Monday, March 24, 2014

Hairspray: The Cast That Almost Was

It was 2007 and I feel like people weren't expecting that much from the movie adaptation of the stage adaptation of the John Waters film Hairspray, but as more and more names were attaching themselves to the project, it became rather exciting. It was the first musical of the year (we had a couple more months to wait before Enchanted, Across the Universe, and Sweeney Todd) and Dreamgirls had just earn Jennifer Hudson an Academy Award. It had also managed to get the sour taste out of our mouths from 2005's overwhelmingly disappointing Rent.

But Hairspray originally felt like it was going for that same demographic. A mainstream success with serious undertones and themes of racial tension and integration, not too dissimilar from Rent's dealings of coping with fatal disease and loss, while aiming for a demographic too young and immature to grasp these concepts. But where Rent shied away from these things, Hairspray managed to embrace it much more. Despite being a colorful, happy-go-lucky world, there was still the race relations and changing times that were at the heart of those carefree 60s.

Anyway, what I'm trying to say, basically is Hairspray was not only a better musical adaptation, but a better movie overall. There are parts I love to defend about Rent, but I'll be honest, I love shitting on it way more.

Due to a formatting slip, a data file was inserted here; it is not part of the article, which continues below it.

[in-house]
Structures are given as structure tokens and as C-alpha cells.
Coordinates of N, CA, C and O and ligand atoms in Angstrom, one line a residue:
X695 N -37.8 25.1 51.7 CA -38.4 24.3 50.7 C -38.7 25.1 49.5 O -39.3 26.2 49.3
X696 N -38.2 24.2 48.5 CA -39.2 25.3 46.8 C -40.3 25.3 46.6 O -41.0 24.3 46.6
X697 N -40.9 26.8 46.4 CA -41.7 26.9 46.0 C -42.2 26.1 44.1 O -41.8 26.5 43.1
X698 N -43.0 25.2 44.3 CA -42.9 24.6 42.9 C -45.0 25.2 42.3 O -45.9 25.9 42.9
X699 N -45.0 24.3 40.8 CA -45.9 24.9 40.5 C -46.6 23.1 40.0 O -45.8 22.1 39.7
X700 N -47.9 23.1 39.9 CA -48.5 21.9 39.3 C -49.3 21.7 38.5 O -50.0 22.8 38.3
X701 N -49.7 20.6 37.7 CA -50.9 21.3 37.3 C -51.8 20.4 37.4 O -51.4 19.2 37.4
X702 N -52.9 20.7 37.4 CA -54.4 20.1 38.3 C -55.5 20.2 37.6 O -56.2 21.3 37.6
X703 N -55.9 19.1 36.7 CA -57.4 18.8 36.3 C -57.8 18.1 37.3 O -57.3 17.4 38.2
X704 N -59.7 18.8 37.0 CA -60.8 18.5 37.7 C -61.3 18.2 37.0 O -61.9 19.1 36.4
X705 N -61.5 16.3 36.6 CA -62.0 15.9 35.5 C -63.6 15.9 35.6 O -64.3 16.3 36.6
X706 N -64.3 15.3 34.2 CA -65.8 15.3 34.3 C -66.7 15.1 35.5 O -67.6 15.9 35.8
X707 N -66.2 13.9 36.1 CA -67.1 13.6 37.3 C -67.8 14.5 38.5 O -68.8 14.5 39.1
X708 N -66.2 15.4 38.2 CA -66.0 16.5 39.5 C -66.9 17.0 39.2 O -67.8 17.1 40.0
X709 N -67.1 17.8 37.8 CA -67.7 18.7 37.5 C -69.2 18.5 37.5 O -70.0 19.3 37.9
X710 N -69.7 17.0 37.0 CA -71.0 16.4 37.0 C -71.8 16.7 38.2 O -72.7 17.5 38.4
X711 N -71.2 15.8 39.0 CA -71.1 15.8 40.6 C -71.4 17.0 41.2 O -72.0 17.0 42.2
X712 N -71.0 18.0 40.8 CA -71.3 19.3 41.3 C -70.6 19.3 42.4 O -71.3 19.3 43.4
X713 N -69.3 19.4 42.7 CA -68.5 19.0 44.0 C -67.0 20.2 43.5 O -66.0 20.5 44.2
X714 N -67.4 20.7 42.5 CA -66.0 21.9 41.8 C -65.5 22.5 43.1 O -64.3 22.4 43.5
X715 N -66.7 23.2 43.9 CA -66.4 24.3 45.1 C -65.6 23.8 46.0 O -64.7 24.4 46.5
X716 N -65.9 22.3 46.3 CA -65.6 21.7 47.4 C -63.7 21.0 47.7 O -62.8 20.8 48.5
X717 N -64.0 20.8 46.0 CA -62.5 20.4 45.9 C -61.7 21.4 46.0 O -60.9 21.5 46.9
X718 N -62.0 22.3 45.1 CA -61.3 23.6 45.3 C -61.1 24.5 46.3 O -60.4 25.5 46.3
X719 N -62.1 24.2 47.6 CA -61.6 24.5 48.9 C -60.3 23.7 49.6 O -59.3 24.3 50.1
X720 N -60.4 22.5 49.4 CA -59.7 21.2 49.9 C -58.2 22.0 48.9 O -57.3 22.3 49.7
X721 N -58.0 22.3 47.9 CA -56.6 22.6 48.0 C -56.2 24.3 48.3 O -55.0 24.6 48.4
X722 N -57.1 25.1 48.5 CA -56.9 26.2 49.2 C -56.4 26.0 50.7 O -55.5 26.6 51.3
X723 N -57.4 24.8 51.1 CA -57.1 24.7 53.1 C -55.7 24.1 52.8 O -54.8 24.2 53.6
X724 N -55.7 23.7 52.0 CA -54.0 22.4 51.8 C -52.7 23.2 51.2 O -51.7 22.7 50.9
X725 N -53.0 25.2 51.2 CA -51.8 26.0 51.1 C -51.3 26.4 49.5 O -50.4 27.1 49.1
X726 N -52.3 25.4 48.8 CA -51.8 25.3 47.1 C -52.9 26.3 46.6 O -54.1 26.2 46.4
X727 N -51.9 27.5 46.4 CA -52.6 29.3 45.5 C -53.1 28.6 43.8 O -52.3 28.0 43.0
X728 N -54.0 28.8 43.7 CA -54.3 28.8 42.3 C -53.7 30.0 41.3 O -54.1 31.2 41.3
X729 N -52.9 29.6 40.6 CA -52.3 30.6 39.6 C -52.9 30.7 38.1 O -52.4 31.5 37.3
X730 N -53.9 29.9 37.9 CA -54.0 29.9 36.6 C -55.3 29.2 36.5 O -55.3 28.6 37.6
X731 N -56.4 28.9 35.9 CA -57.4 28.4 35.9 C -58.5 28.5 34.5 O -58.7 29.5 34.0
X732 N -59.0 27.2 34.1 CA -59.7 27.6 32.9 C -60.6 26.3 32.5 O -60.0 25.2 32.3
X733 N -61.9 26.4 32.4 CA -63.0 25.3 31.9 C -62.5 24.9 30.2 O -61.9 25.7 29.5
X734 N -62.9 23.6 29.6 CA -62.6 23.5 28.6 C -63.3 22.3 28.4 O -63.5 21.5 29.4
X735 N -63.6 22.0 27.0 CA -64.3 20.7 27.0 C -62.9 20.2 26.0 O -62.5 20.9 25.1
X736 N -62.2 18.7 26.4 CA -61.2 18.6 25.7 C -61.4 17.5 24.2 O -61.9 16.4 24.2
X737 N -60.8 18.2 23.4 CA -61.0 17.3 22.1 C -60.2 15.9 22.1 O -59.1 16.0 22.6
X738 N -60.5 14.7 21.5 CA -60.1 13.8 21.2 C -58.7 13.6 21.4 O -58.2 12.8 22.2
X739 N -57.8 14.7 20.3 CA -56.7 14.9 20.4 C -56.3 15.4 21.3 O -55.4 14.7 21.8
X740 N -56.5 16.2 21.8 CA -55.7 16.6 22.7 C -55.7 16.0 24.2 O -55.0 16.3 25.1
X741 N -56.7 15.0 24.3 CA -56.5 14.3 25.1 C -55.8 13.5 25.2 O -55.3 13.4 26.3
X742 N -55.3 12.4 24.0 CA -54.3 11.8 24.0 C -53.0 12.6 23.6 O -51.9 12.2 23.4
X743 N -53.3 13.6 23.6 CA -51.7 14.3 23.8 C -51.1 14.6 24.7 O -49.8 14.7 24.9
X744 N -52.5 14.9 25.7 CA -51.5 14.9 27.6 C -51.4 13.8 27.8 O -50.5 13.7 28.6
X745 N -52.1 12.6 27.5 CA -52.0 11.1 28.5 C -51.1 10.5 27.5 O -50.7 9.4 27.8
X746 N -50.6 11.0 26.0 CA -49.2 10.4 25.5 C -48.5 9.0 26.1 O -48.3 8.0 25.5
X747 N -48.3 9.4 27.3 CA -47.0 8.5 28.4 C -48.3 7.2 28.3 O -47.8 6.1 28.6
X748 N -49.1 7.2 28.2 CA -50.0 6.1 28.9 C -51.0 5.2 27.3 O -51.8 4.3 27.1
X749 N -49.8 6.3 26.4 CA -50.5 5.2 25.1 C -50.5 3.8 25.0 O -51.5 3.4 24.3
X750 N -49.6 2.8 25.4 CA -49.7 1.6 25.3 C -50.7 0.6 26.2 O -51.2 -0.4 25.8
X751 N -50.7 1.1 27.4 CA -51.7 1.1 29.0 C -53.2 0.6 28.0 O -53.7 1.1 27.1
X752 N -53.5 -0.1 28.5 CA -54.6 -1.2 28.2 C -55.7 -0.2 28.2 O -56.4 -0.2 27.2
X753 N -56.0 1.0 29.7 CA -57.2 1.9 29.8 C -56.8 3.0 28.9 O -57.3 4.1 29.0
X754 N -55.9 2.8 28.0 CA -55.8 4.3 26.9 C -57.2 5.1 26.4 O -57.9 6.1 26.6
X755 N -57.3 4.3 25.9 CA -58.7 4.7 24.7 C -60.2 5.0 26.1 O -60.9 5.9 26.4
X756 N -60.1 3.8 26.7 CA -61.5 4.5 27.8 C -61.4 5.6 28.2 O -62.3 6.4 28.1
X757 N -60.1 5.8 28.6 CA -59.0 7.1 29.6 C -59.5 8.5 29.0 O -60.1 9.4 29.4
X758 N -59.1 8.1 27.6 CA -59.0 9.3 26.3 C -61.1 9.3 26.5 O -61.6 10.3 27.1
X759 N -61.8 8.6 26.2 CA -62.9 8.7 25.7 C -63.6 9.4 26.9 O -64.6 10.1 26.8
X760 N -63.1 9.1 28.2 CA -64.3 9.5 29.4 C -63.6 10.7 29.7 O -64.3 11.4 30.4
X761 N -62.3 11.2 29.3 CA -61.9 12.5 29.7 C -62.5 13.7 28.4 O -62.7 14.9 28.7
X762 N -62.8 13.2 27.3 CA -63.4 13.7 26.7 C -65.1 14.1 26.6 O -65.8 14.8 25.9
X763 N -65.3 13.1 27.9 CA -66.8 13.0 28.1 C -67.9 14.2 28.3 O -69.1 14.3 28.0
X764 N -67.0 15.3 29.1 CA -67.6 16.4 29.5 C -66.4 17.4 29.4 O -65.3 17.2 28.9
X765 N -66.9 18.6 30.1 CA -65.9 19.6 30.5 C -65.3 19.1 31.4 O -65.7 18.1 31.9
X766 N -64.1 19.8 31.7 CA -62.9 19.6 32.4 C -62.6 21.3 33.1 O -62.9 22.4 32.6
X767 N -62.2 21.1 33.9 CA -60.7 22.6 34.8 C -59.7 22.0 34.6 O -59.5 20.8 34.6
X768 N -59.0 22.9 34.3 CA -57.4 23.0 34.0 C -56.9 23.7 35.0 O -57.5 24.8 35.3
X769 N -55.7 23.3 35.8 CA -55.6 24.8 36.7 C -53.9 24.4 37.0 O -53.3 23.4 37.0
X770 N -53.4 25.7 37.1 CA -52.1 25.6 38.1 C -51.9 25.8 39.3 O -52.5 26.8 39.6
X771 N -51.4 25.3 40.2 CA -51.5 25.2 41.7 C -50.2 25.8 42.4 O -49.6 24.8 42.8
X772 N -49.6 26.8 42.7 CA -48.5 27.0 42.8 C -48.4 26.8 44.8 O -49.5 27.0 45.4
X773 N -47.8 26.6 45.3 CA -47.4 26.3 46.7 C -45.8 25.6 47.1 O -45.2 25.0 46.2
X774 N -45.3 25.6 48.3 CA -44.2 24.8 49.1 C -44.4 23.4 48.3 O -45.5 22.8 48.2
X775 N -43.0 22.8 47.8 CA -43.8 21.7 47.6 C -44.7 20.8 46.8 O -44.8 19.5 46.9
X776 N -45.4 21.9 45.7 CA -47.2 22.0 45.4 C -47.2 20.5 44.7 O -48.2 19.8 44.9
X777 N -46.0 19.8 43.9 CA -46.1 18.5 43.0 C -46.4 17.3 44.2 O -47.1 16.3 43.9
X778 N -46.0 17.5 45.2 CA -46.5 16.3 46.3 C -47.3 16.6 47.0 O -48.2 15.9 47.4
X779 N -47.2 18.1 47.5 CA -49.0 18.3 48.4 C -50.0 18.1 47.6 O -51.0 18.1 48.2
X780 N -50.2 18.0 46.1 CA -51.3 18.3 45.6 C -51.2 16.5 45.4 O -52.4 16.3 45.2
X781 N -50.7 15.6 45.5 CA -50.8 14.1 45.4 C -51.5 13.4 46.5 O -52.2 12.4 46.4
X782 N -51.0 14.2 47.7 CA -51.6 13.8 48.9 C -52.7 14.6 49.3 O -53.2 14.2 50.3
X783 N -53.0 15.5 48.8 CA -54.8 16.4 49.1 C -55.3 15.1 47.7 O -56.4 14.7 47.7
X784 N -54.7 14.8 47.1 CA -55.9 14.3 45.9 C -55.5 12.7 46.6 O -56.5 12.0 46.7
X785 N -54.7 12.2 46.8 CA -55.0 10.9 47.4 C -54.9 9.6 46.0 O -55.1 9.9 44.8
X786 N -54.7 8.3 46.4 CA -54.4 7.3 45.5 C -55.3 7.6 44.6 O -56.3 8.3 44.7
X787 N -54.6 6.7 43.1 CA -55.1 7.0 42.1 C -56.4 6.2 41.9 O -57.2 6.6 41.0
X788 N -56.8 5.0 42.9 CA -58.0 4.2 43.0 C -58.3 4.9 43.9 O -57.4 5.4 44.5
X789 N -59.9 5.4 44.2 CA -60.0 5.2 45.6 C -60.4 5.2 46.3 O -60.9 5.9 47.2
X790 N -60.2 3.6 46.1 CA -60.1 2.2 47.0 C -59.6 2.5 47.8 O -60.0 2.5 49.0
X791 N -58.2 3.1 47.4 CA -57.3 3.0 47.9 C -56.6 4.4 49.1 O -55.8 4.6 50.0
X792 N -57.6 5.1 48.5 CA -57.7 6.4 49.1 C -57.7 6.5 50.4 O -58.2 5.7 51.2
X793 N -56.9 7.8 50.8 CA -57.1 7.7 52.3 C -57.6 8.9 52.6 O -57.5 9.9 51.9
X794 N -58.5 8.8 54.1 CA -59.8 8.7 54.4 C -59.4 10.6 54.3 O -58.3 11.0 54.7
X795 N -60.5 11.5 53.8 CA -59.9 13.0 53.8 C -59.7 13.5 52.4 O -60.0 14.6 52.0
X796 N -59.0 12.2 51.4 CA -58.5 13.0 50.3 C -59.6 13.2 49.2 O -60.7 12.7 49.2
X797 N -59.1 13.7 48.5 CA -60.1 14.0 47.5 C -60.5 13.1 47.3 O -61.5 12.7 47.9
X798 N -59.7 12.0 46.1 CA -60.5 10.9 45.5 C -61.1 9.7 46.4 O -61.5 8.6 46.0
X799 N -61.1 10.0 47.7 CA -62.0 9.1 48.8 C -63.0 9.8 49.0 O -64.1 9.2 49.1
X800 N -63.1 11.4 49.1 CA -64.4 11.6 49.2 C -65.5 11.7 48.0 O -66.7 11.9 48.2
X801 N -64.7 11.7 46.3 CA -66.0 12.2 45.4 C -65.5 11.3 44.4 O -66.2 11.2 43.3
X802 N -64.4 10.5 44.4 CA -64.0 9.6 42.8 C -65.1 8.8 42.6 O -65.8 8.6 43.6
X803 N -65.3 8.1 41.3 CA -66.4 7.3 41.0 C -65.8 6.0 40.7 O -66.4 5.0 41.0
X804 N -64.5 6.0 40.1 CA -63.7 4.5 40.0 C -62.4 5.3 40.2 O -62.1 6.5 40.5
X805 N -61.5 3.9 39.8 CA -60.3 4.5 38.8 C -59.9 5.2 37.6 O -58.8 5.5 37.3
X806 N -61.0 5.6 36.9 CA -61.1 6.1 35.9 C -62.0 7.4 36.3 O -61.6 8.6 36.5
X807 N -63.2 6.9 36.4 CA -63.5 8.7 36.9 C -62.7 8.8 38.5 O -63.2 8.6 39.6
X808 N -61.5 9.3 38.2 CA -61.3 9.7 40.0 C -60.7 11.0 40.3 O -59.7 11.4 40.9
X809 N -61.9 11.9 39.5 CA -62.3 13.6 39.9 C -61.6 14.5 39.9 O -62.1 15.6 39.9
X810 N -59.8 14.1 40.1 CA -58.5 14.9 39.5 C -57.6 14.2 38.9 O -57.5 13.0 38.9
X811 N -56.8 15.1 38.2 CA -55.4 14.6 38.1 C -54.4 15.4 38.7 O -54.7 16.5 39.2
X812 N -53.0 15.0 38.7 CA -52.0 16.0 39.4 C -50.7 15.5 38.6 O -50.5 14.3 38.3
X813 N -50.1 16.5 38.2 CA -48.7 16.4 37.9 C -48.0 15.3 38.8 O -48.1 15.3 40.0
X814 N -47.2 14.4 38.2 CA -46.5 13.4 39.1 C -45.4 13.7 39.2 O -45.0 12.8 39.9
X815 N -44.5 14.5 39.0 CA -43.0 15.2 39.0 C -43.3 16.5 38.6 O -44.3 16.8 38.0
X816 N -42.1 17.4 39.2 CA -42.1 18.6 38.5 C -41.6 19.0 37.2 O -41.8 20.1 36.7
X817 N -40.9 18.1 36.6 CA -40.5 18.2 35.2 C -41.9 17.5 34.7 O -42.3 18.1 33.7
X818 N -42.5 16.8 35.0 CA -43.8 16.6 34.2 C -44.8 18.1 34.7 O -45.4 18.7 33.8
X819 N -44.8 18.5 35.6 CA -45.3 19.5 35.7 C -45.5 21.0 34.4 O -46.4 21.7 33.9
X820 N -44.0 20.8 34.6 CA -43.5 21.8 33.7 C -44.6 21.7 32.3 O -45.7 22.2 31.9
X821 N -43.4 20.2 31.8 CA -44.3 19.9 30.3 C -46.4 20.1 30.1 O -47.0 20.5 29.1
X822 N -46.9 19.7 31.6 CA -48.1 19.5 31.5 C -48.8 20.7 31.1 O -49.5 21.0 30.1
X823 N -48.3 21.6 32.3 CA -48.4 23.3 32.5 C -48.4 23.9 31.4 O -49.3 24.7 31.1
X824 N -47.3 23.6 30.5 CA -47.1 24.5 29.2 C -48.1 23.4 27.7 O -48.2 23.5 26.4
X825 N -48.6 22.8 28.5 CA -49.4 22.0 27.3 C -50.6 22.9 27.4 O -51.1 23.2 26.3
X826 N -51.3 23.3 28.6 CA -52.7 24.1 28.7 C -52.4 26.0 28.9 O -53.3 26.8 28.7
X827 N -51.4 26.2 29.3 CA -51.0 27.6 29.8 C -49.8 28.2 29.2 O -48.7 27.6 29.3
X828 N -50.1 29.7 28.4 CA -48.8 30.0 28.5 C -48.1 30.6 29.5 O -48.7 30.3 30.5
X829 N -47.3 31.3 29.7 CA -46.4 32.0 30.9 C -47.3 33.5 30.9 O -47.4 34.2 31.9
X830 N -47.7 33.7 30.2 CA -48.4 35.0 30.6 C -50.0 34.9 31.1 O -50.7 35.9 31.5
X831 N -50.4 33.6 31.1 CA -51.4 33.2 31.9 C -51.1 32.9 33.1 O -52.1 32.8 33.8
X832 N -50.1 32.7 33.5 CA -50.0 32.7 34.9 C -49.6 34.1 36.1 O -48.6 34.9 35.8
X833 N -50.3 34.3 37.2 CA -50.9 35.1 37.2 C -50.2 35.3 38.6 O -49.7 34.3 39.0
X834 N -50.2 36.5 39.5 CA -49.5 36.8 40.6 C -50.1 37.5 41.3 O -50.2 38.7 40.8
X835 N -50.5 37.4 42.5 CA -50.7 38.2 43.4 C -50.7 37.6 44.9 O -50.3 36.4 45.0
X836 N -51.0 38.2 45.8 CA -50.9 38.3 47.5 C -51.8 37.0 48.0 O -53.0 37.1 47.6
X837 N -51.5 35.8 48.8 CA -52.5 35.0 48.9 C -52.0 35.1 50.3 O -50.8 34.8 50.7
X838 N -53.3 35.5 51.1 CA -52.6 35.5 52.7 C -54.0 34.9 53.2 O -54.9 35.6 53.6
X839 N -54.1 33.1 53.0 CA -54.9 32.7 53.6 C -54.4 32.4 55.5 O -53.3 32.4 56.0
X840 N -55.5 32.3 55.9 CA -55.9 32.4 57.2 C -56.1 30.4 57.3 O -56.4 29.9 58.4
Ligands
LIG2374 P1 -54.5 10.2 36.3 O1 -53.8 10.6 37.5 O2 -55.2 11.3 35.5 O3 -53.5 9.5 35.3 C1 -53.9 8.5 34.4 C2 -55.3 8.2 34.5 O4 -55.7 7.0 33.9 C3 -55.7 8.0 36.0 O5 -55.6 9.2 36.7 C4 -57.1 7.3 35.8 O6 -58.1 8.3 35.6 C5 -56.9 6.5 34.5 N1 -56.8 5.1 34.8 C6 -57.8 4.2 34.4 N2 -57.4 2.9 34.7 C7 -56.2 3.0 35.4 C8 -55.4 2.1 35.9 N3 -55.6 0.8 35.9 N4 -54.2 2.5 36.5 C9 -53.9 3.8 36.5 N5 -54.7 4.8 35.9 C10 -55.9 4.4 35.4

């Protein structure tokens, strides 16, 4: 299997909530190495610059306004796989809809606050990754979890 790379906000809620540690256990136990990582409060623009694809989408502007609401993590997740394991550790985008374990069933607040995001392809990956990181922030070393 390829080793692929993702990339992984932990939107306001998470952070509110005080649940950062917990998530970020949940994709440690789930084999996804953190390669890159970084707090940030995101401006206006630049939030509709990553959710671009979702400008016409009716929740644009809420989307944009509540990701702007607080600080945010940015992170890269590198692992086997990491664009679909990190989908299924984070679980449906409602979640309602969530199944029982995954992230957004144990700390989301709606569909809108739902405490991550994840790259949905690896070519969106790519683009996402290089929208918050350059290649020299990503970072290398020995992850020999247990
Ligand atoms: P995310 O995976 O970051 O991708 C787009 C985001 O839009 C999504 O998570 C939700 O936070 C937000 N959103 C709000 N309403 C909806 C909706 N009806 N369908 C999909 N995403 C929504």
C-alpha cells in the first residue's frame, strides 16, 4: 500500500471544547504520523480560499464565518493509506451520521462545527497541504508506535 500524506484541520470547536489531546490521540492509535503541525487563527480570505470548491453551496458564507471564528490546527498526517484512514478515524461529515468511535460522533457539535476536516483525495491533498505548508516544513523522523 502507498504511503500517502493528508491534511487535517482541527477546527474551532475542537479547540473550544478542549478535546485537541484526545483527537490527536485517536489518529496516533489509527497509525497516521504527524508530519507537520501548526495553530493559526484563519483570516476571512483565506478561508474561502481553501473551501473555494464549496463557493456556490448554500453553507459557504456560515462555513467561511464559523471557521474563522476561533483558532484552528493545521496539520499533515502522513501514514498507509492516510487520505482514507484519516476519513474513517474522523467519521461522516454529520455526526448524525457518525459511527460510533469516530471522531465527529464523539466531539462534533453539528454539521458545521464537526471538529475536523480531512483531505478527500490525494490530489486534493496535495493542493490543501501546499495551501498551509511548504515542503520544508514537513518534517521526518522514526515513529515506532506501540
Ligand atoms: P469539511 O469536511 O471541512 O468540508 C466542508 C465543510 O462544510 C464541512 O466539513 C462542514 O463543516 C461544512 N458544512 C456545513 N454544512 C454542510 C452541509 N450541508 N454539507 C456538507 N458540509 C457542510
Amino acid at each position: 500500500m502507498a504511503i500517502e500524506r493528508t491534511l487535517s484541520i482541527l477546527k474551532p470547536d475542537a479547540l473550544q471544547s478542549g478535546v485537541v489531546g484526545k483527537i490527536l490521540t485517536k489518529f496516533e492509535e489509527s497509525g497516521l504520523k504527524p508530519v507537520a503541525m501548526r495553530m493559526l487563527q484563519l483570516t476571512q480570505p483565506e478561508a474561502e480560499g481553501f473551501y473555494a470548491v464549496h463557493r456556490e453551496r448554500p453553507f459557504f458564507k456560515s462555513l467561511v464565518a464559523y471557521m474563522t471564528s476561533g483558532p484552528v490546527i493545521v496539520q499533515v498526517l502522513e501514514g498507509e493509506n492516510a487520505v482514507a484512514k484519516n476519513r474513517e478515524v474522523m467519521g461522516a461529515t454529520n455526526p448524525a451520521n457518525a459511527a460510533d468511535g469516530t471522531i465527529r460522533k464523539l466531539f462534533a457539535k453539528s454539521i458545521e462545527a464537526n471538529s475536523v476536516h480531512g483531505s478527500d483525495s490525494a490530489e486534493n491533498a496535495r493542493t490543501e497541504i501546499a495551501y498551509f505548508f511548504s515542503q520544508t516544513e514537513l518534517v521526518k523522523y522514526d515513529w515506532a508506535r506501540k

What's interesting to me is how available the alternate casting options for most of the roles are. Imagine the movie that could have been. Not necessarily that it was a better cast, it's just amazing to think about how close some people were and how the entire movie experience would have been different. Hashtag: What if Will Smith had played Neo instead of Keanu Reeves?

They don't have much on Zac Efron, but I have to imagine a Jonas brother had to be in the running at some point. Considering how well he did a few years later as Marius at the O2, I'm kinda glad he didn't. (Although, to be fair, he did play Efron's part at the Bowl a year after his Les miserable disaster.)